Pale, male, and pissed off at being called stale

Today is my birthday and so, according to tradition, a higher number is now my age.

I am now unequivocally middle-aged, almost certainly closer to the grave than the cradle, but I don’t mind too much. I like being middle-aged, it suits my personality: being young was fun, for sure, but it was a chore compared to the don’t-mess-with-me-I’m-over-50 vibe that comes with the middle-age gig.

This is not just me making the best of the unavoidable march of time.

I have come to appreciate that the best things in life: good conversation, good wine, good books, are not so available in the noisy discotheques of my youth where I anxiously tried to fit in and appear attractive to women. Now I can relax and enjoy the conversation, the wine and the books and not get all antsy about looking idiotic dancing to Mudhoney’s “Touch Me I’m Sick” at the Chocolate Factory.

This, according to the phrase coined by NASA administrator Daniel Goldin in 1992, makes me “pale, male, and stale”: a self-deprecating description cooked up by a middle-aged white man to make the point that filling your top jobs with middle-aged white men, year after year, is a myopic leadership strategy.

Goldin didn’t describe the individuals as “stale”, just the organisation’s leadership as a whole, but the “stale” tag has become a synonym for “middle-aged” when used in conjunction with “pale” (meaning white) and “male” (meaning man).

This is a bit annoying.

It is reasonable to challenge an organisation’s leadership if it is jam-packed with the same types of people, and it is reasonable to describe it as “stale” if that leadership keeps leading the organisation around the same old circles, but like all generalisations, whatever truths they may contain when looking at the whole, they are useless when looking at the individual.

Yes, I am a middle-aged white man, but I would balk at the description “pale, male and stale”

Well, I am pale. I was born with white skin to white parents in a middle-class white suburb of a northern English city, and have since spent too much time inside the house reading books, and so yes … OK, I am pale … and yes, OK, I am also male and generally happy with that. On the whole it feels like the correct gender identity; but I don’t think I am stale, despite the vast number of years I have now accumulated.

In fact, I think the opposite is true.

I think I am more effective now than ever. As the grey hairs advance, so do my wisdom and humility. As the hairline recedes, so go my anxiety and ego.

I have learnt that my personality, whilst not the most easy-going and social of types, isn’t an example of faulty programming, it’s just another personality type and that’s OK. I have learnt that although my over-thinking analytical brain that loves a good argument is not wrong exactly, it can be wearing and intense, and so I have acquired the ability to turn the volume down and just let things slide with a smile.

This doesn’t feel like me being less myself, it feels like me being myself with skill.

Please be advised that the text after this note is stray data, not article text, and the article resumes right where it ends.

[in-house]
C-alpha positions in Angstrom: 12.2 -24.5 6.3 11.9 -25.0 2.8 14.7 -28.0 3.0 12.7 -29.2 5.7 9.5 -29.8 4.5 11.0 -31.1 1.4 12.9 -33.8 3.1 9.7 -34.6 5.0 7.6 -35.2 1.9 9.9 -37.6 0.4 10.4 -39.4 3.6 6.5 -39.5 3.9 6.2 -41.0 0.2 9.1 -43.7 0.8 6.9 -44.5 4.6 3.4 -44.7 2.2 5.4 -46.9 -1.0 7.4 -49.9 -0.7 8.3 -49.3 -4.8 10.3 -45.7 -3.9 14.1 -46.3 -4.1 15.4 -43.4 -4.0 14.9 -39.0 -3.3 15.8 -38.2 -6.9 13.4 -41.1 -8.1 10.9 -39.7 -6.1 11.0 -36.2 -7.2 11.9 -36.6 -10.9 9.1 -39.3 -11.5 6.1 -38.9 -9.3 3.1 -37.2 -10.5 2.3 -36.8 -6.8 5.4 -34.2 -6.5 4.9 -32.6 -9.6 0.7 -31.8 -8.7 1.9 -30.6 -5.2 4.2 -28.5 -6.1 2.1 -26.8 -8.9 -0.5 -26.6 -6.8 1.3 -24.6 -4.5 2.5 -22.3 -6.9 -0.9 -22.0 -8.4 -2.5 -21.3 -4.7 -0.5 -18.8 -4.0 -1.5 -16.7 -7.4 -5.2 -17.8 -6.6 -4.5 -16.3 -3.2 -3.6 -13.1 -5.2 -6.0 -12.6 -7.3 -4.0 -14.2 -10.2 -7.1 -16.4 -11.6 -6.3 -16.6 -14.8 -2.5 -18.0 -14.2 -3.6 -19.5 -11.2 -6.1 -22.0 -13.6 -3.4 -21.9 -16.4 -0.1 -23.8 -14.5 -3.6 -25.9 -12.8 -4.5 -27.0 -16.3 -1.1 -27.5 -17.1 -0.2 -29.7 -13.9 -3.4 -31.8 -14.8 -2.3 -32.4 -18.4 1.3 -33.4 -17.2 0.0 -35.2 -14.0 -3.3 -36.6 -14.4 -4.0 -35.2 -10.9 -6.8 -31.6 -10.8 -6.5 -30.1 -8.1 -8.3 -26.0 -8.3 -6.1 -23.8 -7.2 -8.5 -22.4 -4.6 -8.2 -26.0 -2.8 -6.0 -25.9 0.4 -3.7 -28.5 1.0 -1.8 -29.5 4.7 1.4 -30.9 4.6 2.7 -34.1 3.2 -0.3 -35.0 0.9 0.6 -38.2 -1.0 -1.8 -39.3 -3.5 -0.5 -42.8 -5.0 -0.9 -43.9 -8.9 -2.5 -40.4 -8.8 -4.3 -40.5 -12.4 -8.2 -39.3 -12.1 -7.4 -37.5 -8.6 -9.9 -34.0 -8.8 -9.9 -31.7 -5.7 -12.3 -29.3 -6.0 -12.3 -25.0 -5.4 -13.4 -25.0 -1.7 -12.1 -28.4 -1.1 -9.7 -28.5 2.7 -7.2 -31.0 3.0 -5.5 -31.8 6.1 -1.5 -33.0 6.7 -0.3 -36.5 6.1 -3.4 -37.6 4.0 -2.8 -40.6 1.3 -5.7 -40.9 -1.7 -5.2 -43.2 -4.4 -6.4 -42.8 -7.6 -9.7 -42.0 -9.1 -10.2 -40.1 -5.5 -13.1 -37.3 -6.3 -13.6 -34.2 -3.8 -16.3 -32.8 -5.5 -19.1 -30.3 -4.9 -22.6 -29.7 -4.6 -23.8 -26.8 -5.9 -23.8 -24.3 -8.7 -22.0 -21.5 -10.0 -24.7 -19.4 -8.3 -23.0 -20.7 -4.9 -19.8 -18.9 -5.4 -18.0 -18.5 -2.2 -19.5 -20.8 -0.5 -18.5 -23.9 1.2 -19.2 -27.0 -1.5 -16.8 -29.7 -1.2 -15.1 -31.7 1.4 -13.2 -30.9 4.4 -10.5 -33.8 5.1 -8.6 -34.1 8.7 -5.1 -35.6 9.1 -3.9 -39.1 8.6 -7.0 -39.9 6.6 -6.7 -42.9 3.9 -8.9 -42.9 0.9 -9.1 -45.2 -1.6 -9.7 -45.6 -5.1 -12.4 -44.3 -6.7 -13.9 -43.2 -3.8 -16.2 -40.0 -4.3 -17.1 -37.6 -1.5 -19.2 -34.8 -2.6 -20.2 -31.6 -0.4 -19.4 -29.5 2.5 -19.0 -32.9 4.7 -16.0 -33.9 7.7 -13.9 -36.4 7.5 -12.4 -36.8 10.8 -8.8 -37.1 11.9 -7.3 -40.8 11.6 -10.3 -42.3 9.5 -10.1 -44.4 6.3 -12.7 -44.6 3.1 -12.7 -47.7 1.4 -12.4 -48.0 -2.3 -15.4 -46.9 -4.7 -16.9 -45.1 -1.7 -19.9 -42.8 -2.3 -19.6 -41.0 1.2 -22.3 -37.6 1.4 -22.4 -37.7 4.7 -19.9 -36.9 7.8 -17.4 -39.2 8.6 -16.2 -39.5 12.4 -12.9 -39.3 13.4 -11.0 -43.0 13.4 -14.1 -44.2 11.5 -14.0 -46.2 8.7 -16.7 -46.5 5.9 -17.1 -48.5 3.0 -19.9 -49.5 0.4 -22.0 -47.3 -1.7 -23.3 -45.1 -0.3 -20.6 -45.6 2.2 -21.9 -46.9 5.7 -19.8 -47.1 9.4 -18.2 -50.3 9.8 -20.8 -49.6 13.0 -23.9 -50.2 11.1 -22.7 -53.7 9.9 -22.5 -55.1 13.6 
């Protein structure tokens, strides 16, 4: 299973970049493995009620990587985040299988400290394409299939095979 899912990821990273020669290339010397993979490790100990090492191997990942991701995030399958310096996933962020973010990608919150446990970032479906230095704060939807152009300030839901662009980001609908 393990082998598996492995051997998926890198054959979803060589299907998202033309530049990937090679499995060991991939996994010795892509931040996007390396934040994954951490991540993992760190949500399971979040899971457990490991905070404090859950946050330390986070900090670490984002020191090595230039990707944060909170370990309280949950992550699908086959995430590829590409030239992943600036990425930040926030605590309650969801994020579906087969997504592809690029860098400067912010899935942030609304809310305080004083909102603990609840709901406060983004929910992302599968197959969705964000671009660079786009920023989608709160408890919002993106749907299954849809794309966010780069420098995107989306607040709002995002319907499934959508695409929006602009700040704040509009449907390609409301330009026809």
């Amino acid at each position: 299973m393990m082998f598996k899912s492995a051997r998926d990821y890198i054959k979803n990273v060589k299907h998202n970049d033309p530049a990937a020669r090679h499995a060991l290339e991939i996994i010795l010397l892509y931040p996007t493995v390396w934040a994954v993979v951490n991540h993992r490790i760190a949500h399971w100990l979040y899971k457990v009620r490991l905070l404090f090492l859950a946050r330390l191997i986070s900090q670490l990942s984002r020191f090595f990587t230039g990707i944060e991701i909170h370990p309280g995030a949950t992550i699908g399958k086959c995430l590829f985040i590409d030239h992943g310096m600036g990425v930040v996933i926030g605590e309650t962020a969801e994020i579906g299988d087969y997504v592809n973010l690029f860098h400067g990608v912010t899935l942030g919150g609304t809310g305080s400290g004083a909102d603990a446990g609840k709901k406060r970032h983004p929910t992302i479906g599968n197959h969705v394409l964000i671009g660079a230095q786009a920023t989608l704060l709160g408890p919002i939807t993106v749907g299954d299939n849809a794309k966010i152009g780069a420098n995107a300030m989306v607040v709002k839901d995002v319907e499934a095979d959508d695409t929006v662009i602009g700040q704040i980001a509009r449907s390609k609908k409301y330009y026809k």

This is partly because I am no longer driven by a neurotic need to prove myself. Us middle-aged types don’t need to win every argument, have all the best ideas, be the cleverest or the funniest in the room, we’ve worked out that none of that matters much. Of course I care about being liked and respected, about being thought of as someone who is a kind and thoughtful friend, a competent and capable employee, and an interesting and creative thinker, but I now know the secret is not to get bent out of shape about what other people do or say or think about me, but instead focus on what I can control: my own actions, and just try to live up to who I hope to be.

This is the foundation of stoicism, the Serenity Prayer, Stephen Covey’s Circle of Influence … and probably the best bit of advice I ever got my head around.

Some people embrace the “pale, male and stale” tag, such as this barbershop in Orlando, Florida, although they also have the divisive message “Trump is King!” in the centre of their homepage, and describe themselves on their About page as …

Edit this text and tell your site visitors who you are. To edit, simply click directly on the text and add your own words. Use this text to go into more detail about your company. Make sure to include information about how your company came to be

Pale, Male and Stale barbershop website

.. suggesting an attention to detail inconsistent with the role of holding a razor at someone’s throat. Ergo they are perhaps not the best role models for those of us looking to rock middle-age.

There is one drawback to being older and that is the likelihood that there are fewer years ahead than behind.

This is a fly in the middle-aged ointment and there’s no way to tart that up, but my recent experience with cancer taught me that death isn’t anything to fear. I have no desire to die, I’m certainly not ready to die, but nor do I fear it.

That’s easy to say now, sitting at my desk on my birthday (did I mention it was my birthday?) awaiting cake and presents, and perhaps I’ll change my tune when in the final foxhole, but from where I sit at the time of writing, death – whilst hopefully a long way off – is nothing to stress about.

So … as enthusiastically as I embrace my empowered middle-age, I reject the lazy “pale, male and stale” label. Yes, I am a white cisgender man who is also basically heterosexual, middle-class, and even a football fan, but don’t call me stale!

My life’s mission is as alive as ever, fizzing with non-stale energy … Ralph Waldo Emerson puts it best:

To laugh often and much; to win the respect of intelligent people and the affection of children; to earn the appreciation of honest critics and endure the betrayal of false friends; to appreciate beauty, to find the best in others; to leave the world a little better … This is the meaning of success

Ralph Waldo Emerson

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